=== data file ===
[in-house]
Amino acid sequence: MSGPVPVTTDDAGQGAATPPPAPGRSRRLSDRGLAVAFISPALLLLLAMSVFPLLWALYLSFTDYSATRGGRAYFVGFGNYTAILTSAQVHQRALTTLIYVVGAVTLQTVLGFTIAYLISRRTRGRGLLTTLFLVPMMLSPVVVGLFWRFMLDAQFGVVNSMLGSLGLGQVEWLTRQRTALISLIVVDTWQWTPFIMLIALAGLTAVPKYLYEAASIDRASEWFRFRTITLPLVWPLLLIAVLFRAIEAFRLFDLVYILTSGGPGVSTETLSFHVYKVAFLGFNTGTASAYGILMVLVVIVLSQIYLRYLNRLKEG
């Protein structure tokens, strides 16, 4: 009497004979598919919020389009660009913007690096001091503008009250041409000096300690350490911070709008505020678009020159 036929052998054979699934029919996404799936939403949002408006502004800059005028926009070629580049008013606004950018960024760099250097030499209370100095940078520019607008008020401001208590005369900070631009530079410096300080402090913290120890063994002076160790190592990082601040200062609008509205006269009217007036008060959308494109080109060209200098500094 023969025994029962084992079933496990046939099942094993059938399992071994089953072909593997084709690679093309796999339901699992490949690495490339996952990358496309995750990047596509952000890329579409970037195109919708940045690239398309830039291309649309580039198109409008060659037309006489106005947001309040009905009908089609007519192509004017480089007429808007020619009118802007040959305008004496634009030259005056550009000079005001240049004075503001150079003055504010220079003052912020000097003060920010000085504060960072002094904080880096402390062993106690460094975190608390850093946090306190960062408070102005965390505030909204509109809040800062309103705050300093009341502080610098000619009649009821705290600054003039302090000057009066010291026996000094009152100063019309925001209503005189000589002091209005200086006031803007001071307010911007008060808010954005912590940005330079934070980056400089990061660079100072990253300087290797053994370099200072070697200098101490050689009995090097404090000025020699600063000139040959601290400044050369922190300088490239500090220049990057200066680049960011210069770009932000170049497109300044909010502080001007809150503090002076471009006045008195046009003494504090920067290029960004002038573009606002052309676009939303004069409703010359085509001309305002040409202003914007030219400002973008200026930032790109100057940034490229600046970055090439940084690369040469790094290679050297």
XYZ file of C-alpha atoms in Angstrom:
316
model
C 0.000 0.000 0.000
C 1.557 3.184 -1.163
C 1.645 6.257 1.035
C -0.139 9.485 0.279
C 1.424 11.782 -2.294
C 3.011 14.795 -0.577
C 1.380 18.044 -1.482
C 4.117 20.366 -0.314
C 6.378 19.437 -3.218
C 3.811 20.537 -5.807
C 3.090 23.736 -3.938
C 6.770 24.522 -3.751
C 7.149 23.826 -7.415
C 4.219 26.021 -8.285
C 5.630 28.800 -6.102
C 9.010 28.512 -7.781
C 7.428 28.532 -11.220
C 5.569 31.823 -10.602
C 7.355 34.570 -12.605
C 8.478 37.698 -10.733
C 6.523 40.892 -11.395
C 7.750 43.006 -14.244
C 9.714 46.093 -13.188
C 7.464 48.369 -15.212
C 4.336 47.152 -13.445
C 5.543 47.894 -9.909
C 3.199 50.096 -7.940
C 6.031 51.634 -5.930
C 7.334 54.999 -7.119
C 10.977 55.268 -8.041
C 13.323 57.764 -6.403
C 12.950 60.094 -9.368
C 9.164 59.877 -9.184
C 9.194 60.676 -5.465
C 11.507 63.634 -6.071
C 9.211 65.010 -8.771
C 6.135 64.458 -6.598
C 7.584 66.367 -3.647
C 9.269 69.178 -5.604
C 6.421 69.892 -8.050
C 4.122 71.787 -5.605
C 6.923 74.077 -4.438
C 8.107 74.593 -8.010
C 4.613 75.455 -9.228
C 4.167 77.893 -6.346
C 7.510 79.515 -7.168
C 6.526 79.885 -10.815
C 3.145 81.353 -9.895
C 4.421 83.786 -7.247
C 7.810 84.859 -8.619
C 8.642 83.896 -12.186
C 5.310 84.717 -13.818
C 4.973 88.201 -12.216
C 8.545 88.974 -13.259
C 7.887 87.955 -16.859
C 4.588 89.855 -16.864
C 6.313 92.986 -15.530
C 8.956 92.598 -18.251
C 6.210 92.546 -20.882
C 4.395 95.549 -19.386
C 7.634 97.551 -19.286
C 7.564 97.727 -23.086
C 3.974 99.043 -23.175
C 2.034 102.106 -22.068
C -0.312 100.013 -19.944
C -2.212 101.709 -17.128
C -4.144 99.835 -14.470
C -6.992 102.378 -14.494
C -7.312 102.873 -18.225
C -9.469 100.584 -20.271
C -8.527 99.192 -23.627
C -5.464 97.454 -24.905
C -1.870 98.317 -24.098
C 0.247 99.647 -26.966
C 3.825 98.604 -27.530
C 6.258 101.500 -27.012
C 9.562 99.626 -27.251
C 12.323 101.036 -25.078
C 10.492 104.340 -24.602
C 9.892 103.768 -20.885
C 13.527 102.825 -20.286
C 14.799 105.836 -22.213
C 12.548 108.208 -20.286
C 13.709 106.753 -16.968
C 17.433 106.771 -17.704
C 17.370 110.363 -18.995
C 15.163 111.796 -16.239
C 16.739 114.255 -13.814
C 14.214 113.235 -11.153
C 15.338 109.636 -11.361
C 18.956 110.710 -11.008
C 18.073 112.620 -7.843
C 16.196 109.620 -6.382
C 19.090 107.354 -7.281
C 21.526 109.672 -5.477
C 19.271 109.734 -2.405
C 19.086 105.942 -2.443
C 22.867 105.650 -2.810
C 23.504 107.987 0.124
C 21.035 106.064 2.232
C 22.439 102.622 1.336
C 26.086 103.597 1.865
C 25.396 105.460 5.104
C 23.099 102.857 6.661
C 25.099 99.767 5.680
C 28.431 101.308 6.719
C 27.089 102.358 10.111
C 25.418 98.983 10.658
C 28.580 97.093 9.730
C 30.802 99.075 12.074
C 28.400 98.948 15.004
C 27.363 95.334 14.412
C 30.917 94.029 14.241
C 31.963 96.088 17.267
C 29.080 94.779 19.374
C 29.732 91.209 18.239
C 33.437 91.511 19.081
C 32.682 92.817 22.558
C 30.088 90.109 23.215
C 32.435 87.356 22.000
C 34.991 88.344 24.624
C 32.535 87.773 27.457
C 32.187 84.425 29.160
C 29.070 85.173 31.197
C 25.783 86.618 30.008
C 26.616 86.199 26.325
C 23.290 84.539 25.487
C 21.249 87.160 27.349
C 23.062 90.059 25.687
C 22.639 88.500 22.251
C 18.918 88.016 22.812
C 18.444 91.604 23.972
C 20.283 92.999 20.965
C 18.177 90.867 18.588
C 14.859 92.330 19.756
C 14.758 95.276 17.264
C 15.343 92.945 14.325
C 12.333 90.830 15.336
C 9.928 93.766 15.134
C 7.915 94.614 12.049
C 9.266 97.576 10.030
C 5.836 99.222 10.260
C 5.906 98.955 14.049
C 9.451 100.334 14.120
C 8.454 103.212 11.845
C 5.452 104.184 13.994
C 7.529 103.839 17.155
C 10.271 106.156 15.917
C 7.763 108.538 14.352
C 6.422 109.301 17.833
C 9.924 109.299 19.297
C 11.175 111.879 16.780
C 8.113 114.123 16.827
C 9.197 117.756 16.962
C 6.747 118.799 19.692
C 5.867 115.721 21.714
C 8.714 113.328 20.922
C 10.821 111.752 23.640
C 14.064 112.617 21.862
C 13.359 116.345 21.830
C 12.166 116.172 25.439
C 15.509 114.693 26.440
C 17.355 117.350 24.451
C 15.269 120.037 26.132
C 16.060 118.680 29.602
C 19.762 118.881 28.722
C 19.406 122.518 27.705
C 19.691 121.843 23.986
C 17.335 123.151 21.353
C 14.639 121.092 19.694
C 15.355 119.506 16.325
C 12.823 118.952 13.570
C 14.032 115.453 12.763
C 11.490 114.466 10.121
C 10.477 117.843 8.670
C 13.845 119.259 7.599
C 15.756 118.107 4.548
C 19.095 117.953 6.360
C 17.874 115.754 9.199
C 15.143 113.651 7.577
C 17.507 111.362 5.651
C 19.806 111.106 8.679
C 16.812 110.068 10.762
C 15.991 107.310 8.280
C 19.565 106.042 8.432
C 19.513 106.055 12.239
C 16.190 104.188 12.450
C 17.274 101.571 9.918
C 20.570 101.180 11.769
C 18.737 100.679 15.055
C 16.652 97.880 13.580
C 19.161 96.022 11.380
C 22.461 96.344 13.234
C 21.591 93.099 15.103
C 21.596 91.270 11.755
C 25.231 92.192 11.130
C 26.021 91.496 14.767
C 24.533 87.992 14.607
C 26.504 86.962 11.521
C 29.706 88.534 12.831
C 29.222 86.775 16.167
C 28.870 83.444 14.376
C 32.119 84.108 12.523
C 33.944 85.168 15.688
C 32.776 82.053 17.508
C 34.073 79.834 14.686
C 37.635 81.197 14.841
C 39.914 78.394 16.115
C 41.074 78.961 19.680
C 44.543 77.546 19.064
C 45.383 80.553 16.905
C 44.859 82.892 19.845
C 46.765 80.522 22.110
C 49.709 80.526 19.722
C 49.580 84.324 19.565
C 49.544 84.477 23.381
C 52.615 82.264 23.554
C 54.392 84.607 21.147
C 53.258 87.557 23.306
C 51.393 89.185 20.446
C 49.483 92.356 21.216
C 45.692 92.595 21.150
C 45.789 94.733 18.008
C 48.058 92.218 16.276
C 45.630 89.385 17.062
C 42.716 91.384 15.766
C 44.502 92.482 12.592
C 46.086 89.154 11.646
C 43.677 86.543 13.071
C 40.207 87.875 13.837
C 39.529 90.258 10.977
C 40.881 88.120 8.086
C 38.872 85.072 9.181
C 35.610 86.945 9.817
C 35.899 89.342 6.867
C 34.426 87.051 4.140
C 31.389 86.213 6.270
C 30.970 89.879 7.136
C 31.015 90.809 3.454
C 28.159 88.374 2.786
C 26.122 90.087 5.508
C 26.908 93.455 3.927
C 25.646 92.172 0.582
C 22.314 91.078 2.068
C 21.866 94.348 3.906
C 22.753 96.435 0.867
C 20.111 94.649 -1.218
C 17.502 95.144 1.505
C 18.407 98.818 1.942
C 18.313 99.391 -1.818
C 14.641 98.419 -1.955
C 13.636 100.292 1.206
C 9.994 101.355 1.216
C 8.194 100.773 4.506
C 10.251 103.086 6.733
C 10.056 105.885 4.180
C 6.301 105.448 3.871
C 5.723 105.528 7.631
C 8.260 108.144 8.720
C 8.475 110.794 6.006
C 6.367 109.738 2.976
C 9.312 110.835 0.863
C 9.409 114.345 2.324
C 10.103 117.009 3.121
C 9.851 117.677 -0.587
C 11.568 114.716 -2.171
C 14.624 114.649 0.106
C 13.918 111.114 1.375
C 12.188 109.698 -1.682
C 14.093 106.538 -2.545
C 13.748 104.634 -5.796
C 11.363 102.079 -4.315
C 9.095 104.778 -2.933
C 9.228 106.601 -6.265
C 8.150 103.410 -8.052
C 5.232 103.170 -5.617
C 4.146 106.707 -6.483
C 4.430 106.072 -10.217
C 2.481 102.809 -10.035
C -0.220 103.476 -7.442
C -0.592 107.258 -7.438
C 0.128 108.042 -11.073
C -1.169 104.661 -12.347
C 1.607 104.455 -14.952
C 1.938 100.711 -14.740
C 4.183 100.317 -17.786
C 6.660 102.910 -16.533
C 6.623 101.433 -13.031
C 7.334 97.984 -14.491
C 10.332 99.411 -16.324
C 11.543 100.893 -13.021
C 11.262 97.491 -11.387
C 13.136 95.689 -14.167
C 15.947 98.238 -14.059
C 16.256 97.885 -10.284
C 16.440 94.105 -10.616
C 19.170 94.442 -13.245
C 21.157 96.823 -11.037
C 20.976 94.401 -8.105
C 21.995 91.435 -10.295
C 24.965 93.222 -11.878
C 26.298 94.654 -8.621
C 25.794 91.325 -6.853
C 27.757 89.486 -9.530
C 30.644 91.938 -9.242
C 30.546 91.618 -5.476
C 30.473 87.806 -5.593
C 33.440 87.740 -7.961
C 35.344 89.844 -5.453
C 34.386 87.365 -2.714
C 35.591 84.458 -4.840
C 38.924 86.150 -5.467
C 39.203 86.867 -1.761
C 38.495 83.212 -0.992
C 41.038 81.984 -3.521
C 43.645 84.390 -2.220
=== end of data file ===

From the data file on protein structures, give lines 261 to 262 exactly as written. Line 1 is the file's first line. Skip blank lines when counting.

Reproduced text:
C 10.251 103.086 6.733
C 10.056 105.885 4.180